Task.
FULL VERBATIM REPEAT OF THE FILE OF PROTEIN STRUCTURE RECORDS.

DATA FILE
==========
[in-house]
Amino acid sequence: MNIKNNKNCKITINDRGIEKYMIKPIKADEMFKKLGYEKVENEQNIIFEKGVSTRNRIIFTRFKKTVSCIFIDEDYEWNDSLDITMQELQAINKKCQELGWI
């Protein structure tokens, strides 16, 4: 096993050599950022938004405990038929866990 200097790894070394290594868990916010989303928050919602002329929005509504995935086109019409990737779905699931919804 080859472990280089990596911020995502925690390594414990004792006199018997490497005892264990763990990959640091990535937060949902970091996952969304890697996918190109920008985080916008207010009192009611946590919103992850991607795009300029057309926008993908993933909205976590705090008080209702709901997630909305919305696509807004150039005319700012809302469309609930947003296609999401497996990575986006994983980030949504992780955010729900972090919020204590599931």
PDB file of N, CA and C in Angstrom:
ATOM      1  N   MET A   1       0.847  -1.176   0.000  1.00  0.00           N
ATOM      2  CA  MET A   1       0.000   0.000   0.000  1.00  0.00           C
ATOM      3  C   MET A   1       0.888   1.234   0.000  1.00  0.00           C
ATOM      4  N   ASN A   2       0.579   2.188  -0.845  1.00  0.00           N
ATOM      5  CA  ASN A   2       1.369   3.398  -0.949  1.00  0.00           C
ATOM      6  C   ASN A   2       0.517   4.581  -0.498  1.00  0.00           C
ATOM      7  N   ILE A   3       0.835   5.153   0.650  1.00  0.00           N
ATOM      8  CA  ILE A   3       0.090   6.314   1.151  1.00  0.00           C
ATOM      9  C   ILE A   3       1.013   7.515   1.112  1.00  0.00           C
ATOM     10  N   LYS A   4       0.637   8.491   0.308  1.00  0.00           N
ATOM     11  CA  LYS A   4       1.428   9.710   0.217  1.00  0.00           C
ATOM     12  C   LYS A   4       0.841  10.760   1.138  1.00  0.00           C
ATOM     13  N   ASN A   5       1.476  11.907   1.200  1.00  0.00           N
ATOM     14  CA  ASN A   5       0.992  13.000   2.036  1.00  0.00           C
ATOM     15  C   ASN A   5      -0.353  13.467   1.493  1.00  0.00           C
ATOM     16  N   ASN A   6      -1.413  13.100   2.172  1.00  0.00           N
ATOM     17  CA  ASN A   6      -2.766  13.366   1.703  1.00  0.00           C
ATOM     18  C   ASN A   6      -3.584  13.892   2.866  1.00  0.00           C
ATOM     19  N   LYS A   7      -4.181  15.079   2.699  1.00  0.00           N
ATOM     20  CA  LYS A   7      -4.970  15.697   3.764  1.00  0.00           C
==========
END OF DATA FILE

[in-house]
Amino acid sequence: MNIKNNKNCKITINDRGIEKYMIKPIKADEMFKKLGYEKVENEQNIIFEKGVSTRNRIIFTRFKKTVSCIFIDEDYEWNDSLDITMQELQAINKKCQELGWI
């Protein structure tokens, strides 16, 4: 096993050599950022938004405990038929866990 200097790894070394290594868990916010989303928050919602002329929005509504995935086109019409990737779905699931919804 080859472990280089990596911020995502925690390594414990004792006199018997490497005892264990763990990959640091990535937060949902970091996952969304890697996918190109920008985080916008207010009192009611946590919103992850991607795009300029057309926008993908993933909205976590705090008080209702709901997630909305919305696509807004150039005319700012809302469309609930947003296609999401497996990575986006994983980030949504992780955010729900972090919020204590599931």
PDB file of N, CA and C in Angstrom:
ATOM      1  N   MET A   1       0.847  -1.176   0.000  1.00  0.00           N
ATOM      2  CA  MET A   1       0.000   0.000   0.000  1.00  0.00           C
ATOM      3  C   MET A   1       0.888   1.234   0.000  1.00  0.00           C
ATOM      4  N   ASN A   2       0.579   2.188  -0.845  1.00  0.00           N
ATOM      5  CA  ASN A   2       1.369   3.398  -0.949  1.00  0.00           C
ATOM      6  C   ASN A   2       0.517   4.581  -0.498  1.00  0.00           C
ATOM      7  N   ILE A   3       0.835   5.153   0.650  1.00  0.00           N
ATOM      8  CA  ILE A   3       0.090   6.314   1.151  1.00  0.00           C
ATOM      9  C   ILE A   3       1.013   7.515   1.112  1.00  0.00           C
ATOM     10  N   LYS A   4       0.637   8.491   0.308  1.00  0.00           N
ATOM     11  CA  LYS A   4       1.428   9.710   0.217  1.00  0.00           C
ATOM     12  C   LYS A   4       0.841  10.760   1.138  1.00  0.00           C
ATOM     13  N   ASN A   5       1.476  11.907   1.200  1.00  0.00           N
ATOM     14  CA  ASN A   5       0.992  13.000   2.036  1.00  0.00           C
ATOM     15  C   ASN A   5      -0.353  13.467   1.493  1.00  0.00           C
ATOM     16  N   ASN A   6      -1.413  13.100   2.172  1.00  0.00           N
ATOM     17  CA  ASN A   6      -2.766  13.366   1.703  1.00  0.00           C
ATOM     18  C   ASN A   6      -3.584  13.892   2.866  1.00  0.00           C
ATOM     19  N   LYS A   7      -4.181  15.079   2.699  1.00  0.00           N
ATOM     20  CA  LYS A   7      -4.970  15.697   3.764  1.00  0.00           C